3
$\begingroup$

As is well known, the definition of an monoid can be generalised to the notion of a monoid $A$ in a monoidal category $C$ (see the n-lab entry here). What I would like to know is if the notion of generating subset of a monoid can be generalised to this context - precisely, by generating subset I mean a subset $S$ such that the smallest ideal of $A$ containing $S$ is $A$.

I would naively guess that one would need the existence of infinite sums in $C$, define a generating set to be a sub-object $X$ of $A$, such that there is an isomorphism $$ A \simeq \bigoplus_{i \in I} B_i \otimes S \otimes B'_i, $$ for some objects $B_i,B'_i \in C$.

Moreover, is this definition invariant under equivalence of categories, i.e. if $A$ is generated by a subject object $S$ in $C$, which is equivalent to $D$ by a functor $F$, then is $F(A)$ generated by $F(S)$?

Finally, what is a good reference for all this?

$\endgroup$
11
  • 3
    $\begingroup$ Sorry, I don't know what you have in mind in the first sentence. This is an algebra in the sense of rings and algebras? I know how to define ring and algebra objects in categories with finite cartesian products, but what is the well-known definition you have in mind here? $\endgroup$ – Todd Trimble Jun 14 '14 at 20:53
  • 1
    $\begingroup$ Perhaps by "algebra" the OP means monoids, but in that case I don't know the relevance of the finite coproducts. $\endgroup$ – Qiaochu Yuan Jun 15 '14 at 0:06
  • 4
    $\begingroup$ Anyway, a generating set should be a subobject $X$ such that the induced map $F(X) \to A$ is an epimorphism, or maybe a regular epimorphism, where $F(X)$ is the free algebra on $X$, whatever that happens to mean to you and provided that is well-defined. $\endgroup$ – Qiaochu Yuan Jun 15 '14 at 2:47
  • $\begingroup$ I guess the op means an algebra object also called monoid, which is an object $A$ and a morphism $m:A\otimes A \to A$, the multiplication, and a morphism $e:1\to A$ with $1$, the unit. E.g. take the category of $\mathbb Z_n$ graded vector spaces, then the $\bigoplus_{i=0}^{n-1} [i]$ has the structure of an algebra object and I would say it is "generated" by the subobject $[1]$. $\endgroup$ – Marcel Bischoff Jun 15 '14 at 16:22
  • $\begingroup$ I forgot: "$m$ and $e$ fulfilling the obvious identities" $\endgroup$ – Marcel Bischoff Jun 15 '14 at 16:29
5
$\begingroup$

Here is a proposal that avoids requiring a notion of free monoid. Let $M$ be a monoid in some monoidal category $C$ and let $s : S \to M$ be a morphism (there is really no reason to restrict our attention to subobjects / monomorphisms).

Definition #1: $S$ weakly generates $M$ if, for any parallel pair of morphisms of monoids $f, g : M \to N$, for $N$ a monoid, $f \circ s = g \circ s$ implies $f = g$.

That is, $s$ is right cancellable with respect to morphisms into other monoids. If you have a notion of free monoid, by which I mean a left adjoint $F$ to the forgetful functor from monoids in $C$ to $C$, then this is equivalent to the induced map $F(S) \to M$ being an epimorphism of monoids.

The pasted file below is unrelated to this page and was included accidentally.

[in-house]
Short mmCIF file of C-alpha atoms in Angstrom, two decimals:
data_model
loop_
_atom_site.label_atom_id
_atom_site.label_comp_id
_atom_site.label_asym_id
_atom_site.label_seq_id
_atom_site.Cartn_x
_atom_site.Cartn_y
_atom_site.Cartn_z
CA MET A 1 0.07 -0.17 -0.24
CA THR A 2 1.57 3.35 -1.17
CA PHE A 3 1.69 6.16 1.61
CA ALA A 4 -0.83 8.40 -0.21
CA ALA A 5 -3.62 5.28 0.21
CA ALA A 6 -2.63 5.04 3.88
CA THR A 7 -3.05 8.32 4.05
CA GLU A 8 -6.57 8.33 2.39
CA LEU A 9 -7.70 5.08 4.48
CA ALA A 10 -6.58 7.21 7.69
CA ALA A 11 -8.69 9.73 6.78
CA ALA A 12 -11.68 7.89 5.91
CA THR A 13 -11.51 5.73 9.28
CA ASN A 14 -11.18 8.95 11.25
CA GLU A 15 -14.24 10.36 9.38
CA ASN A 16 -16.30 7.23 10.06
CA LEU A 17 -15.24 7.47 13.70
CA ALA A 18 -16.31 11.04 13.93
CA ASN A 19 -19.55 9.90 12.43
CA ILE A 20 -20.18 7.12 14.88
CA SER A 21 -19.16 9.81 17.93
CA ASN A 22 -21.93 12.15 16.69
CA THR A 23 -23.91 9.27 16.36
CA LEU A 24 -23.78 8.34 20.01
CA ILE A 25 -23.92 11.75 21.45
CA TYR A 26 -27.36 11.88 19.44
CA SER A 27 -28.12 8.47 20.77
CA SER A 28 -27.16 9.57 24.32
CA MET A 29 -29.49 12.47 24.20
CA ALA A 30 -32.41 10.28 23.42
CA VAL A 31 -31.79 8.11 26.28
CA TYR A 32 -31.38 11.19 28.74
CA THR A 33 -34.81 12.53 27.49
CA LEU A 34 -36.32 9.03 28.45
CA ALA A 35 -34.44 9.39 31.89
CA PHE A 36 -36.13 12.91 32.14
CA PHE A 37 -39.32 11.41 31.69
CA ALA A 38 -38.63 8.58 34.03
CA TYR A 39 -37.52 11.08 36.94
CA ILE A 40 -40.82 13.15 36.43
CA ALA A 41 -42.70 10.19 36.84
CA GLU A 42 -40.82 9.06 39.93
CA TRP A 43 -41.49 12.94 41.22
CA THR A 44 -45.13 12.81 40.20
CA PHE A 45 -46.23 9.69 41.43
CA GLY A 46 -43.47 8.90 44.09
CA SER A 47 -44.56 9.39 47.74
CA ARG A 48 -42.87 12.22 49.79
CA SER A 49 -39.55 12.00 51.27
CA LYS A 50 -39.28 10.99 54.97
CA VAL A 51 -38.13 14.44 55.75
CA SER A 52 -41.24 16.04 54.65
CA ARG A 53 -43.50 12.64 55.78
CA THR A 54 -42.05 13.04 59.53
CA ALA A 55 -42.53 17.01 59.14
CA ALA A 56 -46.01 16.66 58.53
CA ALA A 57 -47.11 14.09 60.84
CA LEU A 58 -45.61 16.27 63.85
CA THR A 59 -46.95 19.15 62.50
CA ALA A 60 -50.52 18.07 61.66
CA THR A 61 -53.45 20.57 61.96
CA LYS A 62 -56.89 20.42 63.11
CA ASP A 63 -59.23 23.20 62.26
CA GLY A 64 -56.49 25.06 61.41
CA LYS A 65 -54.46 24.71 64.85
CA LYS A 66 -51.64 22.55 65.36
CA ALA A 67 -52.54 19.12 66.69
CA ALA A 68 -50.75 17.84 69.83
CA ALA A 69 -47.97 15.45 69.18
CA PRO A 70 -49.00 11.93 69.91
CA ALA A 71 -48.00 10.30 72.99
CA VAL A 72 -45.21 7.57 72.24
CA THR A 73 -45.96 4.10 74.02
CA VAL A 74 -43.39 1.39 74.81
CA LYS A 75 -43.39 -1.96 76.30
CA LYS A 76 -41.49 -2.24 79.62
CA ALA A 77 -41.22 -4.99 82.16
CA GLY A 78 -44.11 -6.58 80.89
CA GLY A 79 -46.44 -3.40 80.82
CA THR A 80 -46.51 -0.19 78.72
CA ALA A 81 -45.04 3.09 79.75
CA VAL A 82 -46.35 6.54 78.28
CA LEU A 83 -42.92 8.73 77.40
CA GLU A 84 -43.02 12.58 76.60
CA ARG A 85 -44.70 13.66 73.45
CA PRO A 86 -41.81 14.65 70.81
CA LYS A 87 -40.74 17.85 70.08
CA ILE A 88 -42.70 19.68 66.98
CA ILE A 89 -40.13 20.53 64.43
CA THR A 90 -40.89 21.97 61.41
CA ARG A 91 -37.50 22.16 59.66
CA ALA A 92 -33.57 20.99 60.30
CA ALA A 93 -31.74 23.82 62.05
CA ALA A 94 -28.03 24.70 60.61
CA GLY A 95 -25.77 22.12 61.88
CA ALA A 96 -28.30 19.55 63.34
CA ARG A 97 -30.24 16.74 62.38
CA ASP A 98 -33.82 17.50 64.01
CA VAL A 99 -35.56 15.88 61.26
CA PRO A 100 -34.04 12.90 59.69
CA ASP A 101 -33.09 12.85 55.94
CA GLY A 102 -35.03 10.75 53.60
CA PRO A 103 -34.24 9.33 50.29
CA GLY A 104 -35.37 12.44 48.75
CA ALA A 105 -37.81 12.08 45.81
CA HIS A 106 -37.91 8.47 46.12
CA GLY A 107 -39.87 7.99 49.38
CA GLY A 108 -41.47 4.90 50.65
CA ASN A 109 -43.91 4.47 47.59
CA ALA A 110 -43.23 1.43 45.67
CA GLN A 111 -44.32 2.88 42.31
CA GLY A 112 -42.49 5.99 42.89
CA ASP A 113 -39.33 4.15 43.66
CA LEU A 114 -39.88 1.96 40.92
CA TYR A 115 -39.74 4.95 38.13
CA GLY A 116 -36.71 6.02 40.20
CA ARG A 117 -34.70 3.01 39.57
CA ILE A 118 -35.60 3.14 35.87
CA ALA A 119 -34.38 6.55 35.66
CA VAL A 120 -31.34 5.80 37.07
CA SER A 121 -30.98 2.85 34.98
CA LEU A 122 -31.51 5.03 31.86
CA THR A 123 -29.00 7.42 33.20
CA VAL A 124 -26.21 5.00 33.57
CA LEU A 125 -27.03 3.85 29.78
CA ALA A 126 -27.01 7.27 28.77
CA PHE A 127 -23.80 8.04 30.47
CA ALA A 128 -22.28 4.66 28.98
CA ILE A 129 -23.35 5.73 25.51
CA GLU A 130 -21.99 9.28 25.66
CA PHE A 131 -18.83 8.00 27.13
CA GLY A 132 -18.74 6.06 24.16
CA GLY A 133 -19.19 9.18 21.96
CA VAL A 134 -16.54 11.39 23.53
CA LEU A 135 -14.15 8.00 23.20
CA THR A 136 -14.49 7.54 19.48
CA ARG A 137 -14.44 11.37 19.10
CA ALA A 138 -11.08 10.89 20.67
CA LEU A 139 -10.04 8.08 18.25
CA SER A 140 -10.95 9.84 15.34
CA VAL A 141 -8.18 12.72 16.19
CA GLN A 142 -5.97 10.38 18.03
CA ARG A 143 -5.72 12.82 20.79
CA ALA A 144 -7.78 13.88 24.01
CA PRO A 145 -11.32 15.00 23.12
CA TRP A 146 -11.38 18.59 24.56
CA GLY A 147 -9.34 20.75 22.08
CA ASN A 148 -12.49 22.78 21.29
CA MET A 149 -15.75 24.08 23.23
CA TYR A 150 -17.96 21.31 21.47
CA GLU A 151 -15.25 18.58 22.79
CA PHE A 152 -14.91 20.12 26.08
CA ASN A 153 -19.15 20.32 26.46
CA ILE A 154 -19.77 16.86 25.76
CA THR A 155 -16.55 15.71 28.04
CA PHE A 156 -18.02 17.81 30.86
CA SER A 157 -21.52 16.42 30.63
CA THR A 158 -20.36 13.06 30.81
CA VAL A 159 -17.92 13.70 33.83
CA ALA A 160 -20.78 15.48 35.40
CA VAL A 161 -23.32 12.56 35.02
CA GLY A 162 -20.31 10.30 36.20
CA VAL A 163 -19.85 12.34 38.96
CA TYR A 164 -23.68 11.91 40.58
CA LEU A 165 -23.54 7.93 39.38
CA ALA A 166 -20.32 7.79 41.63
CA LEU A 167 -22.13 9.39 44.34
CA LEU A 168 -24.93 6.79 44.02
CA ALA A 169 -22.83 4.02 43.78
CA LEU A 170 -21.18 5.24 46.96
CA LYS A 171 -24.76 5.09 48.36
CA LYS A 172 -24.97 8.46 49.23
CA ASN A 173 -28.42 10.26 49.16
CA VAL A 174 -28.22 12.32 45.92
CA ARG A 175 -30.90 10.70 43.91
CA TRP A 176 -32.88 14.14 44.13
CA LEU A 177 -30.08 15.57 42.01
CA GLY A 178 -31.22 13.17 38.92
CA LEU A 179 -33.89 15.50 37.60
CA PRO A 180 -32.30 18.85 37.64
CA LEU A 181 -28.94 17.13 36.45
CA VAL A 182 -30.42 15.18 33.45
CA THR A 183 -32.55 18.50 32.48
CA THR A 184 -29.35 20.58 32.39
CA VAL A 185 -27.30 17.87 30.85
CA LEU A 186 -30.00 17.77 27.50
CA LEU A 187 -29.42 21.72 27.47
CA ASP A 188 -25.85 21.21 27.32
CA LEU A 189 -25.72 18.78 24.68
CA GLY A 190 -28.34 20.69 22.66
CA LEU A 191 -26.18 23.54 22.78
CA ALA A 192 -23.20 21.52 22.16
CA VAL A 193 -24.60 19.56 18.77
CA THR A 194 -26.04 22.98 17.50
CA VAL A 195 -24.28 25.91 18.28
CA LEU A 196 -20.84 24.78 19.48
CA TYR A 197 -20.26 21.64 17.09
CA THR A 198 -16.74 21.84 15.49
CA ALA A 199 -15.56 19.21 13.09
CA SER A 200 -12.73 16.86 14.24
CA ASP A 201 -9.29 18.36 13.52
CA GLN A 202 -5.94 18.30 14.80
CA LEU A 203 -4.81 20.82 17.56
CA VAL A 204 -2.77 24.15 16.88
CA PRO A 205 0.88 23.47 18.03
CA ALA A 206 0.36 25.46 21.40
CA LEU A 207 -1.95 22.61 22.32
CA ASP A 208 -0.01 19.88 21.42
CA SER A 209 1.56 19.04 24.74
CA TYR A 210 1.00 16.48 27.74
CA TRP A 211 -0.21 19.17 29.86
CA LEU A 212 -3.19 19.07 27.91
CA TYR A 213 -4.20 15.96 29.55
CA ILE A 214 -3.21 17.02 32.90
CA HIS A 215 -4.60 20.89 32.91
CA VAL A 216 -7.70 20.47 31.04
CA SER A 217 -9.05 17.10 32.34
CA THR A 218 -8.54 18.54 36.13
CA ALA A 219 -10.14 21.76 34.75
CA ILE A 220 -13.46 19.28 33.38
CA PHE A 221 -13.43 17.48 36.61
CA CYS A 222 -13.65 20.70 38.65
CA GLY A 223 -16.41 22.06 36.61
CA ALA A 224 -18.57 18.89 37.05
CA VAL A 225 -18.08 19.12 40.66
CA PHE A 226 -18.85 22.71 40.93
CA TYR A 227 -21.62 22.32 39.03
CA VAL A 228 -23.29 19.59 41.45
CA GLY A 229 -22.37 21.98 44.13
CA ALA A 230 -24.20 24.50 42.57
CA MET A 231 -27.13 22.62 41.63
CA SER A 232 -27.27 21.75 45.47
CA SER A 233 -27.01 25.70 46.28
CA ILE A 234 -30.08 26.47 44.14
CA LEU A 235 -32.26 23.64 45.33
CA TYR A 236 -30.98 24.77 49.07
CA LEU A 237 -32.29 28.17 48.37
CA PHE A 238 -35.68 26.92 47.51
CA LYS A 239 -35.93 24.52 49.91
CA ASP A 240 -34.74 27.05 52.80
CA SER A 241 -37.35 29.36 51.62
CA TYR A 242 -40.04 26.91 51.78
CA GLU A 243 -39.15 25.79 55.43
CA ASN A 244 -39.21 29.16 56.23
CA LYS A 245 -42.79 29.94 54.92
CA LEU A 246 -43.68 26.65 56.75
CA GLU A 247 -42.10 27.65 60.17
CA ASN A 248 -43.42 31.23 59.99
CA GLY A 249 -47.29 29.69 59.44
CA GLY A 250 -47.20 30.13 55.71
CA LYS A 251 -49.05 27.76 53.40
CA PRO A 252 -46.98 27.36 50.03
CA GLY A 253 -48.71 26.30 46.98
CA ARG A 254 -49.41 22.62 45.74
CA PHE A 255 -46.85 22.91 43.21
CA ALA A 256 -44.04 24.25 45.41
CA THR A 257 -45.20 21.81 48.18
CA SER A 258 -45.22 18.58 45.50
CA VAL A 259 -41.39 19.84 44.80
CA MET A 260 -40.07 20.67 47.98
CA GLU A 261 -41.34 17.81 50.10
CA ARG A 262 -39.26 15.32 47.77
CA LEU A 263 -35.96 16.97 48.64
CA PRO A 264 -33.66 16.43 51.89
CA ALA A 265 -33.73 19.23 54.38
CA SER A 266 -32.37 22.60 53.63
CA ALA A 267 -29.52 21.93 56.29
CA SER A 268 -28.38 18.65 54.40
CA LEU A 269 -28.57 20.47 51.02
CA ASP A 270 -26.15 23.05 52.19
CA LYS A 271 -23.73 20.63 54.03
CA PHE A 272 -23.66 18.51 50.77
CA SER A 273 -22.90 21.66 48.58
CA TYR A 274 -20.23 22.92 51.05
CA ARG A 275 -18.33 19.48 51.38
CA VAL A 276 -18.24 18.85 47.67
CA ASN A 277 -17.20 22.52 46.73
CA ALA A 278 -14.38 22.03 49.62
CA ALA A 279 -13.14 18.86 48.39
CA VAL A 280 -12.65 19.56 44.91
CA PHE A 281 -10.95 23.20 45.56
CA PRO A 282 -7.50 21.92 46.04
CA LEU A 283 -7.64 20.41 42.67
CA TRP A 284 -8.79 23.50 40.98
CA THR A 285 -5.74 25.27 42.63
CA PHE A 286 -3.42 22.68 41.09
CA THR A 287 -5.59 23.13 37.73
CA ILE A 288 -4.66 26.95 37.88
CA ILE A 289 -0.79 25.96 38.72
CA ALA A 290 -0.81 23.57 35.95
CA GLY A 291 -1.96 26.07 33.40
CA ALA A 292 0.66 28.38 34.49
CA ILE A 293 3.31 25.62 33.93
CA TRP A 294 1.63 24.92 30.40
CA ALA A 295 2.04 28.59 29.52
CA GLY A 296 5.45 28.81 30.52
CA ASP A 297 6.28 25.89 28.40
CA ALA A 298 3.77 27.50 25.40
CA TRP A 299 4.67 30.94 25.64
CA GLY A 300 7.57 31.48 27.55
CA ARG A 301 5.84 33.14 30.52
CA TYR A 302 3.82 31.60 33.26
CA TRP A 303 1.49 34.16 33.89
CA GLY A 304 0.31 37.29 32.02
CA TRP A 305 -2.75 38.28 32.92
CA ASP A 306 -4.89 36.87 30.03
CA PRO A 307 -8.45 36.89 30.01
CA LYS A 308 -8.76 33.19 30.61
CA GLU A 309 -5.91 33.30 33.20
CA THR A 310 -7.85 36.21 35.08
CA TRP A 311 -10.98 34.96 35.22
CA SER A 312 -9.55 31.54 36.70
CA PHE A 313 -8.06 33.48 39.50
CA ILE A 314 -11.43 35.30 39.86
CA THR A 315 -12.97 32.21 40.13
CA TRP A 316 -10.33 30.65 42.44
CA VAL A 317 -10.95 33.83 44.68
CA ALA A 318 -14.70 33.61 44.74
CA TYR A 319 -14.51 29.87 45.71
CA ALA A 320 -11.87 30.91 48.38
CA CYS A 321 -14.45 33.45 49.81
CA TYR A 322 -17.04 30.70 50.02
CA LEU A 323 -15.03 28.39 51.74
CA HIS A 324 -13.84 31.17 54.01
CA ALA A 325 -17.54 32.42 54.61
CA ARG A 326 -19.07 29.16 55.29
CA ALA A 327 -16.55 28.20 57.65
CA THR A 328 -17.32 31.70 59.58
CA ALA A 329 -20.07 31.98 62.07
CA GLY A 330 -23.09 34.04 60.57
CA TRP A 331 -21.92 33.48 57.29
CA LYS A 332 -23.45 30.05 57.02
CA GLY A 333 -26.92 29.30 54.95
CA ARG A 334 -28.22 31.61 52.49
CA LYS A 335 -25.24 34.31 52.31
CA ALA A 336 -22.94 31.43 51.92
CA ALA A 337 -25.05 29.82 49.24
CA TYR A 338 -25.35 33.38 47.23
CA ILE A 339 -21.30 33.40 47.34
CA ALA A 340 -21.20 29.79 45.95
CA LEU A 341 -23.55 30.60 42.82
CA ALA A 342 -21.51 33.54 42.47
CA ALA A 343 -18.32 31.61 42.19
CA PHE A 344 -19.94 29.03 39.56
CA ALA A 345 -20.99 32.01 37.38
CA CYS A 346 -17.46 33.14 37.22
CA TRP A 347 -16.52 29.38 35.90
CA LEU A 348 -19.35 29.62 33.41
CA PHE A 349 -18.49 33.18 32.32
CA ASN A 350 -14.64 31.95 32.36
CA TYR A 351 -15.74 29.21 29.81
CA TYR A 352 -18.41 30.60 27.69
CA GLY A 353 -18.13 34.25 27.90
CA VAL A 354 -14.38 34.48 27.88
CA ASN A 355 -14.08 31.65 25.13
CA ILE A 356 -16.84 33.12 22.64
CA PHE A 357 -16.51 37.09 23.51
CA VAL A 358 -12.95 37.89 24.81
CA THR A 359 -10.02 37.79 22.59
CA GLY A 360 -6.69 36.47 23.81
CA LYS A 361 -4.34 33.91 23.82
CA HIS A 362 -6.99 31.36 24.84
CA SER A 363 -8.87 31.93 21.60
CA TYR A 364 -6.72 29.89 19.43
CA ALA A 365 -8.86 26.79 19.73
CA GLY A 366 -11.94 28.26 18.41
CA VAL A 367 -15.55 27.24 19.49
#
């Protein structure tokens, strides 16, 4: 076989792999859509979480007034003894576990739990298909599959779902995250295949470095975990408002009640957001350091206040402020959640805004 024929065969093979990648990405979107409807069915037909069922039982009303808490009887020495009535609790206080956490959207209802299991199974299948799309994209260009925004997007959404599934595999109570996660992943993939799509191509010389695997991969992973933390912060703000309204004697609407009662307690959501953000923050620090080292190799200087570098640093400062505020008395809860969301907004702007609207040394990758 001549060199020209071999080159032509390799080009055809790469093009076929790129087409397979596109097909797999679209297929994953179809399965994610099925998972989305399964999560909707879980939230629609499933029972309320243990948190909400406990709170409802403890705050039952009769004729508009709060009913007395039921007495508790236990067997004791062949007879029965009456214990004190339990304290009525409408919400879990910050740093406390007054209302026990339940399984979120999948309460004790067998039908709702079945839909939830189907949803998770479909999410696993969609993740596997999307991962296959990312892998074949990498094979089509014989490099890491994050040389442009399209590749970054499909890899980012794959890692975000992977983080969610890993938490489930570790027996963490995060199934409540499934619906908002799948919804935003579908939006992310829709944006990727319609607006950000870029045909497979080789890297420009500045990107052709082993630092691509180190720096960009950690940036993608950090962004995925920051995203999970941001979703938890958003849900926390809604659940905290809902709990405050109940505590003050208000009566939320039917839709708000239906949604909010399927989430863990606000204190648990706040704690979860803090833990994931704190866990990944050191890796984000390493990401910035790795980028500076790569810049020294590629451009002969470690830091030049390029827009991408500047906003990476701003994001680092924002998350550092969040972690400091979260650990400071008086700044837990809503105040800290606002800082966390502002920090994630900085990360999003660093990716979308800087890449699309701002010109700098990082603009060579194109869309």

This definition has the substantial drawback that it already fails to reproduce the usual notion of generation for rings! The problem is that an epimorphism of rings need not be surjective. Here is a second proposal which at least reproduces the usual notion of generation for rings (more precisely, it reproduces the notion of an additive subgroup of a ring generating it under multiplication), but now I need to assume there is a left adjoint to the forgetful functor, and probably I should also assume that coequalizers exist or else the proposal will probably behave strangely.

Definition #2: $S$ generates $M$ if the induced morphism $F(S) \to M$ is a regular epimorphism; that is, if there is some other object $R$ and a pair of morphisms $f, g : R \to F(S)$ such that the induced morphism $F(S) \to M$ is their coequalizer.

This definition has the benefit that the object $R$ can be regarded as specifying relations that the generators satisfy. It also reproduces the usual notion of generation for rings. (In the case of rings it doesn't matter whether you require the morphism to be a regular epimorphism of rings or just a regular epimorphism of abelian groups; I am not sure whether the distinction matters in general.)

A more canonical definition that doesn't rely on assuming that some auxiliary object exists is given by the notion of effective epimorphism. Fortunately the distinction vanishes in a category with pullbacks and so is not too important in practice.

Both definitions are manifestly categorical and so manifestly invariant under monoidal equivalence of monoidal categories (which I presume is what you meant to ask).

Finally, it is probably worth remarking that if $C$ has countable coproducts and the monoidal structure distributes over countable coproducts in both variables then the free monoid functor $F$ can be constructed very explicitly as

$$\displaystyle S \mapsto F(S) = \bigsqcup_{n \ge 0} S^{\otimes n}.$$

$\endgroup$
1
  • 2
    $\begingroup$ Thanks; this is close to the answer I would have given myself. A really good situation to be in is where the underlying category of the monoidal category is regular, and the tensor product preserves colimits in each argument (or countable coproducts and coequalizers if you prefer). Then the category of monoids is also regular, and various notions of epimorphism of monoids (regular, strong, extremal) coincide. $\endgroup$ – Todd Trimble Jun 16 '14 at 19:16

Your Answer

By clicking “Post Your Answer”, you agree to our terms of service, privacy policy and cookie policy

Not the answer you're looking for? Browse other questions tagged or ask your own question.